This Torah portion that will be read in synagogues around the world this Shabbat.
Numbers 1:1–4:20; Hosea 1:10– 2:20 [2:1–2:22]; Romans 15:1–7
“Adonai spoke to Moses in the Sinai Desert
[Bamidbar].” (Numbers 1:1)
After the Book of Leviticus
with Parasha Bechukotai, the Jews start studying the fourth of the five books of Moses
, which means in the desert or wilderness. While this name is taken from the fifth Hebrew word in verse one, it reflects one of the themes of this book.
The Counting of the Army
Bamidbar is called “Numbers” in English because the first four chapters mention censuses of Israelites, the first of which number the men who are able to bear arms. An older Hebrew name for Bamidbar — Sefer Hapikudim (Book of the Countings) — also reflects this theme of counting.
The Tabernacle that the Israelites Built (illustration from the 1897 Bible Pictures and What They Teach Us by Charles Foster) (Photo credit: Wikipedia)
In chapter one of Bamidbar, the Israelites still camp at Mount Sinai after having received the law, built the Tabernacle, and been instructed in worship. Now before they move forward to the Promised Land, they must be prepared for the threats that lie ahead on the journey.
The Lord commands Moses to take a census of all Israelite males able to bear arms from ages twenty and up.
“And so he counted them in the Desert of Sinai.” (Numbers 1:19)
The census results reveal that the Israelites are mighty in number. The men capable of battle are listed by tribe, totaling 603,550 men:
- Reuben: 46,500
- Simeon: 59,300
- Gad: 45,650
- Judah: 74,600
- Issachar: 54,400
- Zebulun: 57,400
- Ephraim: 40,500
- Manasseh: 32,200
- Benjamin: 35,400
- Dan: 62,700
- Asher: 41,500
- Naphtali: 53,400
The Elite Service of the Levites
“In that day the Root of Jesse will stand as a banner for the peoples; the nations will rally to Him, and His resting place will be glorious.” (Isaiah 11:10)
The Levites are not counted in the census since they are not to be conscripted into the military.
The Levites who descend from Aaron are anointed as priests and given priestly duties (Exodus 28:1, 29:9).
Those Levites who do not descend from Aaron function in subordinate roles to the Aaronite
priests as their servants. These Levites replace the firstborn sons of Israel
who were originally given this task but lost that privilege due to their worship of the Golden Calf. The Levites, however, remained faithful during that time and earned God’s favor. (Exodus 13:2, 13:11–13, 32:25–26; Numbers 3:12–13)
Only Levites allowed to approach the Tabernacle
As servants to the priests, the Levites are placed in charge of the furnishings and structure of the Tabernacle — taking it down, carrying it, and setting it back up as the Israelites moved through the wilderness.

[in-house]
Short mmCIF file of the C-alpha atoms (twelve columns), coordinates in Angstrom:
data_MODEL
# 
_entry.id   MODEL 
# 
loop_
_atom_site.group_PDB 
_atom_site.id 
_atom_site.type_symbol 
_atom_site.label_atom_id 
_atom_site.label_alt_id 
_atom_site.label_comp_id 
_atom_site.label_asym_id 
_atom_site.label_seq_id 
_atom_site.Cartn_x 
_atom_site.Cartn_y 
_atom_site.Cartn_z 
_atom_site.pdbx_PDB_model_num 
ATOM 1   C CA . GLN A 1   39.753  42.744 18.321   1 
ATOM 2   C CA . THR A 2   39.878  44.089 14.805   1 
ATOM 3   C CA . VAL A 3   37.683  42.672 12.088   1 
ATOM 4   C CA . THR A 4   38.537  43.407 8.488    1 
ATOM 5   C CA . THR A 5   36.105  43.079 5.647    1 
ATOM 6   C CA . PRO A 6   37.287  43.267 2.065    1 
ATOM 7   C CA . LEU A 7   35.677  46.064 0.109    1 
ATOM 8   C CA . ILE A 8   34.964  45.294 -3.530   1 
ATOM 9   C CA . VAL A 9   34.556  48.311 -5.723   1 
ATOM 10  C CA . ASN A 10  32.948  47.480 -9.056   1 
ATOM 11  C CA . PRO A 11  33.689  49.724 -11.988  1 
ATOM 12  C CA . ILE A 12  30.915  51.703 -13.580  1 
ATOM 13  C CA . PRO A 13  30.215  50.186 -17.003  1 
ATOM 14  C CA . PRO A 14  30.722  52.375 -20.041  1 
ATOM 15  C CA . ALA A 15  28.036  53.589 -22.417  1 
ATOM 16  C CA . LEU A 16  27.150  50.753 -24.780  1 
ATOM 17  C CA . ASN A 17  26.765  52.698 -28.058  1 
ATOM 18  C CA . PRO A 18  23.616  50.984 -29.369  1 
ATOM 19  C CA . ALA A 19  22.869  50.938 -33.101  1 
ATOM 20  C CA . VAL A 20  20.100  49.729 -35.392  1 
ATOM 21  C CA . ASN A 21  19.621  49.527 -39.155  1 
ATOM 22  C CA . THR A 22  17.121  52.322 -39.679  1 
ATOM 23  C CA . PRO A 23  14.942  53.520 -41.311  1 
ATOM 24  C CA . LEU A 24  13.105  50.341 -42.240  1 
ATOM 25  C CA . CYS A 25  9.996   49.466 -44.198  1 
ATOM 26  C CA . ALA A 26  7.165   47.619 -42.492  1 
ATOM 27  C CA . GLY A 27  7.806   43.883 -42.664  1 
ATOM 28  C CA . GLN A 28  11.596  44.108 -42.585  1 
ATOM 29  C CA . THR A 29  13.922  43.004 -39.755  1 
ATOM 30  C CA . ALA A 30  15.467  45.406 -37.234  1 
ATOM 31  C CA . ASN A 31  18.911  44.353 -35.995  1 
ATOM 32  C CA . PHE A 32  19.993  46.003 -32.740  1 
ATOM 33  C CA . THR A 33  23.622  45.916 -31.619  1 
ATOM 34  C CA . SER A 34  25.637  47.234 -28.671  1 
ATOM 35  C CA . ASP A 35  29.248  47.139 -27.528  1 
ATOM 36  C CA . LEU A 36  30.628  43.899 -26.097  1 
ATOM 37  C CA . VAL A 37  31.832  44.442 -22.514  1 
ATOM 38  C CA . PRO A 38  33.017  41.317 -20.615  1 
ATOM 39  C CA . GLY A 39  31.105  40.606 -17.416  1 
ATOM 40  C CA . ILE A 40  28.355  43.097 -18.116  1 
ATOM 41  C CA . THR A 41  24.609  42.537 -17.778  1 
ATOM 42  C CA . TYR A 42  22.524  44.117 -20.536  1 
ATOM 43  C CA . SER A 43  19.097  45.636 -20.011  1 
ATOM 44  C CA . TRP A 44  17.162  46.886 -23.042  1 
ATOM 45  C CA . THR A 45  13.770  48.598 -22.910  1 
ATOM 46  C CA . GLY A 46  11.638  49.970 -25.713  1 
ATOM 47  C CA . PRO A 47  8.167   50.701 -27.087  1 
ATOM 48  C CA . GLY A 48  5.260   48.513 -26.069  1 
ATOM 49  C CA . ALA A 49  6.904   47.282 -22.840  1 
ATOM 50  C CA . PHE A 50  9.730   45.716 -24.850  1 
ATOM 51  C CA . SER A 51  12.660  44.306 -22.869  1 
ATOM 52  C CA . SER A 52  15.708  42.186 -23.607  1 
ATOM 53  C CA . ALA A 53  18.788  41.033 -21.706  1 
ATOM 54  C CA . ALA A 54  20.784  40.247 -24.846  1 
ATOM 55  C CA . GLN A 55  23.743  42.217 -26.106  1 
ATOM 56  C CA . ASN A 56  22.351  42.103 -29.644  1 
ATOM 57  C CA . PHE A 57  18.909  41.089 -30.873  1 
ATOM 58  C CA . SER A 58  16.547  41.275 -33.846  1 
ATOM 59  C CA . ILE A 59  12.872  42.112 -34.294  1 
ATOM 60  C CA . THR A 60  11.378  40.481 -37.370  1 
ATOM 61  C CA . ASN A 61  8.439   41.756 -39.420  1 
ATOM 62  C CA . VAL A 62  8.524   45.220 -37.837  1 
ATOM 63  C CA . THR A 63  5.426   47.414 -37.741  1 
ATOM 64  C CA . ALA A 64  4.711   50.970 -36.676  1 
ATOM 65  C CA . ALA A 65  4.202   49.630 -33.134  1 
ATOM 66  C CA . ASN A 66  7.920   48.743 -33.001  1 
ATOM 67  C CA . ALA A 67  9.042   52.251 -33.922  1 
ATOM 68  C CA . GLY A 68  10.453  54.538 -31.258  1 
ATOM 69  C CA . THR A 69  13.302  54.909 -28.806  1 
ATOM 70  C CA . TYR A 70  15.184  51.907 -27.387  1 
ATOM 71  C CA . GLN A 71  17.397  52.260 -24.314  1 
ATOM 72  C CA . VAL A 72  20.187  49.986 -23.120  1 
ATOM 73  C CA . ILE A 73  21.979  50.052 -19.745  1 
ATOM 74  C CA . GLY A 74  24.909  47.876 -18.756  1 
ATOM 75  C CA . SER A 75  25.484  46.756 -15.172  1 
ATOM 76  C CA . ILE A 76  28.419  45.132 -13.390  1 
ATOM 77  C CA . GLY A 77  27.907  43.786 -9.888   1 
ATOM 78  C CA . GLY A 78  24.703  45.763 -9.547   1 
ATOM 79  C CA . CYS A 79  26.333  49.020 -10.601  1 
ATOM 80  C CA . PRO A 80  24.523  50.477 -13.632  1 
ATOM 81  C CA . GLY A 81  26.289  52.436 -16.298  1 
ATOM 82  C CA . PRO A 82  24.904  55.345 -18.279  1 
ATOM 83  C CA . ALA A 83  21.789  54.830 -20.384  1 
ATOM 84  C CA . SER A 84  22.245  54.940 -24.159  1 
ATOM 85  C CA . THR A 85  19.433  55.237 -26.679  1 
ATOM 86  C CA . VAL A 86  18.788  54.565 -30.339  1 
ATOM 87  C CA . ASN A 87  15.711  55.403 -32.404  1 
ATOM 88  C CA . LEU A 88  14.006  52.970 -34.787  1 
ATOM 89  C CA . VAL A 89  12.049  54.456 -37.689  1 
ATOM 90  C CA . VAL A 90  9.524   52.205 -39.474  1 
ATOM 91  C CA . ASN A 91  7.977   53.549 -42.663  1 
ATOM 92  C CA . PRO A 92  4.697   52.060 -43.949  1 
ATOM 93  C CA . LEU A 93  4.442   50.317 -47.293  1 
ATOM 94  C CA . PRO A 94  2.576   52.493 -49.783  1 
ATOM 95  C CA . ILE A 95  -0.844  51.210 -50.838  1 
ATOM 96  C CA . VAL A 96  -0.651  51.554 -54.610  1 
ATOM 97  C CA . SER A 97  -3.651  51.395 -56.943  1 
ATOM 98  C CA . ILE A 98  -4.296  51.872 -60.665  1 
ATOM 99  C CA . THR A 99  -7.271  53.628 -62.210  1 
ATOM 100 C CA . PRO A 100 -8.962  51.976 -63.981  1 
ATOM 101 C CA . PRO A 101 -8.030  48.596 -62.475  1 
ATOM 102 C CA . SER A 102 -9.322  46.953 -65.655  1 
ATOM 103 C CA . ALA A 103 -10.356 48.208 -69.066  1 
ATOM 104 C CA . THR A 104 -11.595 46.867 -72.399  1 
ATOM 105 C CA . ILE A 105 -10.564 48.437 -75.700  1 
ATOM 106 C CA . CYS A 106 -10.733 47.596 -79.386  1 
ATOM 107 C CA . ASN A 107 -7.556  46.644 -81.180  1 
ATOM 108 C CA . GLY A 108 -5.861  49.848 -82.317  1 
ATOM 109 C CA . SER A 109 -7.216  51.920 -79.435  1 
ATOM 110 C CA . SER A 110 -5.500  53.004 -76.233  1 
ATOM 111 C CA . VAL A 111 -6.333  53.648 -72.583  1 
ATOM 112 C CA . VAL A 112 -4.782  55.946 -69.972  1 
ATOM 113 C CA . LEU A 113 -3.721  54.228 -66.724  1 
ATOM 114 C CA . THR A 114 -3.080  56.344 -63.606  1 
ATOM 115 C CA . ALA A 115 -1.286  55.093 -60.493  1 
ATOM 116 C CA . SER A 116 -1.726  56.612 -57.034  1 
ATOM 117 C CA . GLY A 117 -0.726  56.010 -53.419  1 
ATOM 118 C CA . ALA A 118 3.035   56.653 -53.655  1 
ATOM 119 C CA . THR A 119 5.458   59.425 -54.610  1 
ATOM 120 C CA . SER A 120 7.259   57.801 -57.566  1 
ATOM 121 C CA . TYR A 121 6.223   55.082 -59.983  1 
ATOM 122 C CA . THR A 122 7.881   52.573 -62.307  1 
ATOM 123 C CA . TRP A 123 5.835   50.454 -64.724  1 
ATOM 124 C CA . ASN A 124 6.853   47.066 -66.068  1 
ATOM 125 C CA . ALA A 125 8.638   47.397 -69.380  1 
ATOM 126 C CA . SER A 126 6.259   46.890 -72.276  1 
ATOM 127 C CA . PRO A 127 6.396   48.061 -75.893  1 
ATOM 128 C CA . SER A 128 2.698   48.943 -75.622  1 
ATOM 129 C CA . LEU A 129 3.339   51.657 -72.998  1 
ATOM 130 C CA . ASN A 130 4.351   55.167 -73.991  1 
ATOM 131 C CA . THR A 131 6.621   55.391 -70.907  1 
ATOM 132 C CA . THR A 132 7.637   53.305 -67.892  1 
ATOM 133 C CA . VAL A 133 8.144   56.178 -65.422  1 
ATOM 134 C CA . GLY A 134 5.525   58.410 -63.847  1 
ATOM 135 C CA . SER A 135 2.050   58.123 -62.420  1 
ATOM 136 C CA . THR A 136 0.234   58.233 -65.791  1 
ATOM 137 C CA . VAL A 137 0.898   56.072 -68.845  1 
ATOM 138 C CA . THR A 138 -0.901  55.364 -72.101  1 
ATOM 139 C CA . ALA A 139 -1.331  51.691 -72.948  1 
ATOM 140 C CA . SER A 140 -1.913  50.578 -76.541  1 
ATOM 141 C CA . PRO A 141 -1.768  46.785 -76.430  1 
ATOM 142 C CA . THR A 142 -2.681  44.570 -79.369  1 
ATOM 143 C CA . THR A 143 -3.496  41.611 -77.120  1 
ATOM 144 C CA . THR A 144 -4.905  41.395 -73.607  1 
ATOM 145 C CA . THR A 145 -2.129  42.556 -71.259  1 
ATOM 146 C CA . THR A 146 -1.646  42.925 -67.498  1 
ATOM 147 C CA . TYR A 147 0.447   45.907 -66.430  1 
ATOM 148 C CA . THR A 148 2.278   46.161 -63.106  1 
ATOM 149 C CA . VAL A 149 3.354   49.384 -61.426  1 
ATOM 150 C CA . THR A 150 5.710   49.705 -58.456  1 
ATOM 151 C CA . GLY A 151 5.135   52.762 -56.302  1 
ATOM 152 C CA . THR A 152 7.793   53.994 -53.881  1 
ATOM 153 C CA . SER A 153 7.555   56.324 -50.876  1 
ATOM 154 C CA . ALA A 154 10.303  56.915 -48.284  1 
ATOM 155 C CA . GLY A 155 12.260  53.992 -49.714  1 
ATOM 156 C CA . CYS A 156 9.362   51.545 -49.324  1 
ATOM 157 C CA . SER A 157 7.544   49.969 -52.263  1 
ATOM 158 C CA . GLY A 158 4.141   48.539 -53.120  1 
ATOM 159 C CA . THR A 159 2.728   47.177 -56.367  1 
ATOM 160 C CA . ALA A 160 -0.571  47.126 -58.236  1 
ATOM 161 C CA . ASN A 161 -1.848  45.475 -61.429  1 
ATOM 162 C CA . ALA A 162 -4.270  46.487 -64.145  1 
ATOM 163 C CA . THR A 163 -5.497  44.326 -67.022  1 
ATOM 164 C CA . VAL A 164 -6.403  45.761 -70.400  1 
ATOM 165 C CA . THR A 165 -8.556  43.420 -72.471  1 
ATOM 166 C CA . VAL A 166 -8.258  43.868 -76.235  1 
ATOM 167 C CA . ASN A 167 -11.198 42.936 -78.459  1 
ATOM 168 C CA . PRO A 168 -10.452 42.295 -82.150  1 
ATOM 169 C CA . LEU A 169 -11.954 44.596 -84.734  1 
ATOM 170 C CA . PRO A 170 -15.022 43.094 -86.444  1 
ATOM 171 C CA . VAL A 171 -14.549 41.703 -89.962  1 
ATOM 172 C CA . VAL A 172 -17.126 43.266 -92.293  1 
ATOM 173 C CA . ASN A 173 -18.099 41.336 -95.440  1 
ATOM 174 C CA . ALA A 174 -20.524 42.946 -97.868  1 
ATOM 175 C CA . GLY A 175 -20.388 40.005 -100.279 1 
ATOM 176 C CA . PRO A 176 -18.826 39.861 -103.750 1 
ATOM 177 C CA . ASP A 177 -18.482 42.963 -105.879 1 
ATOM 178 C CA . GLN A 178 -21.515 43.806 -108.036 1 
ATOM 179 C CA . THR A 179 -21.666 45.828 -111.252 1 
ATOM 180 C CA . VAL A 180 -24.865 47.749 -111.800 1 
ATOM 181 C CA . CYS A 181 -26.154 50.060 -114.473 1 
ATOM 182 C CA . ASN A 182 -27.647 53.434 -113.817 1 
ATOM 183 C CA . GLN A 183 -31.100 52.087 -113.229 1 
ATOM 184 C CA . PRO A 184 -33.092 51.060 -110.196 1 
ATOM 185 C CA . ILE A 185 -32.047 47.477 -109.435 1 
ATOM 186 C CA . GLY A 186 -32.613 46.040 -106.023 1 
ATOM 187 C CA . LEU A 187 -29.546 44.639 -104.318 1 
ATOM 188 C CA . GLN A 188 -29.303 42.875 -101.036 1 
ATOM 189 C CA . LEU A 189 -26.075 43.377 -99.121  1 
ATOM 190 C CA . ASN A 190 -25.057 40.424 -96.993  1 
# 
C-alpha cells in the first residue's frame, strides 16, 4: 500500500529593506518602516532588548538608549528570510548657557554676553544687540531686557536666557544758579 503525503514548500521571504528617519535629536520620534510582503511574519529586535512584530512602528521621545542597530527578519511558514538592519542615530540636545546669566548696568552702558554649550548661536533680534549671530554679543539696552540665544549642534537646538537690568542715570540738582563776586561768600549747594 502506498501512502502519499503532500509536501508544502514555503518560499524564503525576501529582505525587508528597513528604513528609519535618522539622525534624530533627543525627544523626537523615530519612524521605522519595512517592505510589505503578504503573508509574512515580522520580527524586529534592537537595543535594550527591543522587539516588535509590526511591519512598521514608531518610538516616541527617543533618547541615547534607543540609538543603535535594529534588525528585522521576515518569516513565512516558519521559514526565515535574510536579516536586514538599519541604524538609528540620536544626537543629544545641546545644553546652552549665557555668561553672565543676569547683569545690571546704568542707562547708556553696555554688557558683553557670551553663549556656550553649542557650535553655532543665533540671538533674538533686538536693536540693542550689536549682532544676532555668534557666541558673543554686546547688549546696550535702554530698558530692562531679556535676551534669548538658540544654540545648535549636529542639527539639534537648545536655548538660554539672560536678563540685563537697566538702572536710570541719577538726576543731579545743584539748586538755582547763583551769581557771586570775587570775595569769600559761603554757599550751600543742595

This is such a holy assignment that only the Levites are allowed to approach the Tabernacle. Any unauthorized person coming near would be punished with death. (Numbers 1:47–51)
A depiction of the Jewish priests
The Levites are also required to set up their tents around the Tabernacle (not in one location as the other tribes). They form a barrier to prevent the Israelites from coming too close to the Tabernacle in order to prevent the wrath of God from falling upon the Israelite camp. (Numbers 1:53)
All Israelites are to camp at a specified distance from the Tent of Meeting
— far enough away to protect the holiness of the Tabernacle and yet close enough for the Israelites to come for the meetings on foot.
“The Lord said to Moses and Aaron: ‘The Israelites are to camp around the Tent of Meeting some distance from it, each of them under their standard and holding the banners of their family.’” (Numbers 2:1–2)
- Judah, Issachar, and Zebulun to the East
- Reuben, Simeon, and Gad to the South;
- Ephraim, Manasseh, and Benjamin to the West; and
- Dan, Asher, and Naphtali to the North.
Because light comes from the East, that is where Moses, Aaron, and his sons camp, since they are great, holy men responsible for carrying the light of God to the nation.
The 12 tribes encamped around the Tabernacle
Each tribe has its own prince or leader (nasi / Numbers 2:3) and distinctive flag or banner (degel / Numbers 2:2) with its own particular tribal emblem and color. The colors are thought to correspond to the precious stones on the breastplate of the High Priest (Cohen HaGadol).
These symbols are considered a sign of God’s great love for each tribe of Israel, as it says in the Song of Songs: “His banner [degel] over me is love.” (v. 2:4)
Even while traveling, the Israelites kept to their particular formation around the Tabernacle. According to Rabbinic commentary (Midrash), that formation allowed Korah (a Levite) to conspire with Datan, Abiram, and On (Reubenites) to mutiny against the leadership of Moses (Numbers 16:1).
Since they lived in close proximity on the south side of the Tabernacle, they used the opportunity to foment a rebellion.
Of course, this is a perfect illustration of the importance of carefully choosing our companions. The Bible teaches us that bad company corrupts good character (1 Corinthians 15:33).
A Jerusalem mosaic with emblems of the 12 Tribes of Israel
– Messianic Bible